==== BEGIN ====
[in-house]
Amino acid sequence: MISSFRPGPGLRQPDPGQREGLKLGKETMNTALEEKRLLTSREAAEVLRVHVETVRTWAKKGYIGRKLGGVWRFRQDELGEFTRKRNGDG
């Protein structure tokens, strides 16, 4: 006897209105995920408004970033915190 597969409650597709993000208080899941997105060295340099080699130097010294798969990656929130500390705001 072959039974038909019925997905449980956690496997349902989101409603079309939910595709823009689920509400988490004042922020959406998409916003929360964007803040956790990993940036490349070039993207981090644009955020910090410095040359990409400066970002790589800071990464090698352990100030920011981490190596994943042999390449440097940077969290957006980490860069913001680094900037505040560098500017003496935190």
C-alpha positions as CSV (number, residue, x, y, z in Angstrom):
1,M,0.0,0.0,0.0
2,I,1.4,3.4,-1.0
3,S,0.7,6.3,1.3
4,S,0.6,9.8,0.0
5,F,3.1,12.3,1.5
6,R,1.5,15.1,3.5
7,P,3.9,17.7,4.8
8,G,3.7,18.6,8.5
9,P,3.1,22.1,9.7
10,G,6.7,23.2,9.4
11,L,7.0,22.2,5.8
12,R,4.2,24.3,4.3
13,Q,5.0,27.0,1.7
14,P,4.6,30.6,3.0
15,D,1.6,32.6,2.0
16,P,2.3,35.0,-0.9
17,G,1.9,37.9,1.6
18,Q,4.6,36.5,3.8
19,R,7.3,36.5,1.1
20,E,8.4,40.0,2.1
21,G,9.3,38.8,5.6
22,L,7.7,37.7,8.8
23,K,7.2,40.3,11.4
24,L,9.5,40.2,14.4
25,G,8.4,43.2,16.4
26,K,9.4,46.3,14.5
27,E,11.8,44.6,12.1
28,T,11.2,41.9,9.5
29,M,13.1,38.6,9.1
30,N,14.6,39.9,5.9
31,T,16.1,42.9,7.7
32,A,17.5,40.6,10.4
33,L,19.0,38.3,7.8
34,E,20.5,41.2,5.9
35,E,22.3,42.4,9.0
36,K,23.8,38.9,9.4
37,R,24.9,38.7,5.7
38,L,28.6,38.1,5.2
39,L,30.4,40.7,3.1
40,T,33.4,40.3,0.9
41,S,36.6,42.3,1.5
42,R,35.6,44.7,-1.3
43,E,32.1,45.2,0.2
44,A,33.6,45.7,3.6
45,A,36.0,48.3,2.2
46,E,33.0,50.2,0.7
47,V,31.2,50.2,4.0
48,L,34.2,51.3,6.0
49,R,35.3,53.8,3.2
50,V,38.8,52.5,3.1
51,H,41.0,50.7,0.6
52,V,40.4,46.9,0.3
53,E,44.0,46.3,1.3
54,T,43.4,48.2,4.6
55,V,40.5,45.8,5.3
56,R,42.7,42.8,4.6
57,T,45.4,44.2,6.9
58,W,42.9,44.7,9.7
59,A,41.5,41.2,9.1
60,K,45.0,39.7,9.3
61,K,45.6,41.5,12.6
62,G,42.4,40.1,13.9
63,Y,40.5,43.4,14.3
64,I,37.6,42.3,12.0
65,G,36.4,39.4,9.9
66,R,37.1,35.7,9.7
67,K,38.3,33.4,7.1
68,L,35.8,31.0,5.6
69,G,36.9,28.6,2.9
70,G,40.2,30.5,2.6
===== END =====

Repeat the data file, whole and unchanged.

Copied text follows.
[in-house]
Amino acid sequence: MISSFRPGPGLRQPDPGQREGLKLGKETMNTALEEKRLLTSREAAEVLRVHVETVRTWAKKGYIGRKLGGVWRFRQDELGEFTRKRNGDG
């Protein structure tokens, strides 16, 4: 006897209105995920408004970033915190 597969409650597709993000208080899941997105060295340099080699130097010294798969990656929130500390705001 072959039974038909019925997905449980956690496997349902989101409603079309939910595709823009689920509400988490004042922020959406998409916003929360964007803040956790990993940036490349070039993207981090644009955020910090410095040359990409400066970002790589800071990464090698352990100030920011981490190596994943042999390449440097940077969290957006980490860069913001680094900037505040560098500017003496935190």
C-alpha positions as CSV (number, residue, x, y, z in Angstrom):
1,M,0.0,0.0,0.0
2,I,1.4,3.4,-1.0
3,S,0.7,6.3,1.3
4,S,0.6,9.8,0.0
5,F,3.1,12.3,1.5
6,R,1.5,15.1,3.5
7,P,3.9,17.7,4.8
8,G,3.7,18.6,8.5
9,P,3.1,22.1,9.7
10,G,6.7,23.2,9.4
11,L,7.0,22.2,5.8
12,R,4.2,24.3,4.3
13,Q,5.0,27.0,1.7
14,P,4.6,30.6,3.0
15,D,1.6,32.6,2.0
16,P,2.3,35.0,-0.9
17,G,1.9,37.9,1.6
18,Q,4.6,36.5,3.8
19,R,7.3,36.5,1.1
20,E,8.4,40.0,2.1
21,G,9.3,38.8,5.6
22,L,7.7,37.7,8.8
23,K,7.2,40.3,11.4
24,L,9.5,40.2,14.4
25,G,8.4,43.2,16.4
26,K,9.4,46.3,14.5
27,E,11.8,44.6,12.1
28,T,11.2,41.9,9.5
29,M,13.1,38.6,9.1
30,N,14.6,39.9,5.9
31,T,16.1,42.9,7.7
32,A,17.5,40.6,10.4
33,L,19.0,38.3,7.8
34,E,20.5,41.2,5.9
35,E,22.3,42.4,9.0
36,K,23.8,38.9,9.4
37,R,24.9,38.7,5.7
38,L,28.6,38.1,5.2
39,L,30.4,40.7,3.1
40,T,33.4,40.3,0.9
41,S,36.6,42.3,1.5
42,R,35.6,44.7,-1.3
43,E,32.1,45.2,0.2
44,A,33.6,45.7,3.6
45,A,36.0,48.3,2.2
46,E,33.0,50.2,0.7
47,V,31.2,50.2,4.0
48,L,34.2,51.3,6.0
49,R,35.3,53.8,3.2
50,V,38.8,52.5,3.1
51,H,41.0,50.7,0.6
52,V,40.4,46.9,0.3
53,E,44.0,46.3,1.3
54,T,43.4,48.2,4.6
55,V,40.5,45.8,5.3
56,R,42.7,42.8,4.6
57,T,45.4,44.2,6.9
58,W,42.9,44.7,9.7
59,A,41.5,41.2,9.1
60,K,45.0,39.7,9.3
61,K,45.6,41.5,12.6
62,G,42.4,40.1,13.9
63,Y,40.5,43.4,14.3
64,I,37.6,42.3,12.0
65,G,36.4,39.4,9.9
66,R,37.1,35.7,9.7
67,K,38.3,33.4,7.1
68,L,35.8,31.0,5.6
69,G,36.9,28.6,2.9
70,G,40.2,30.5,2.6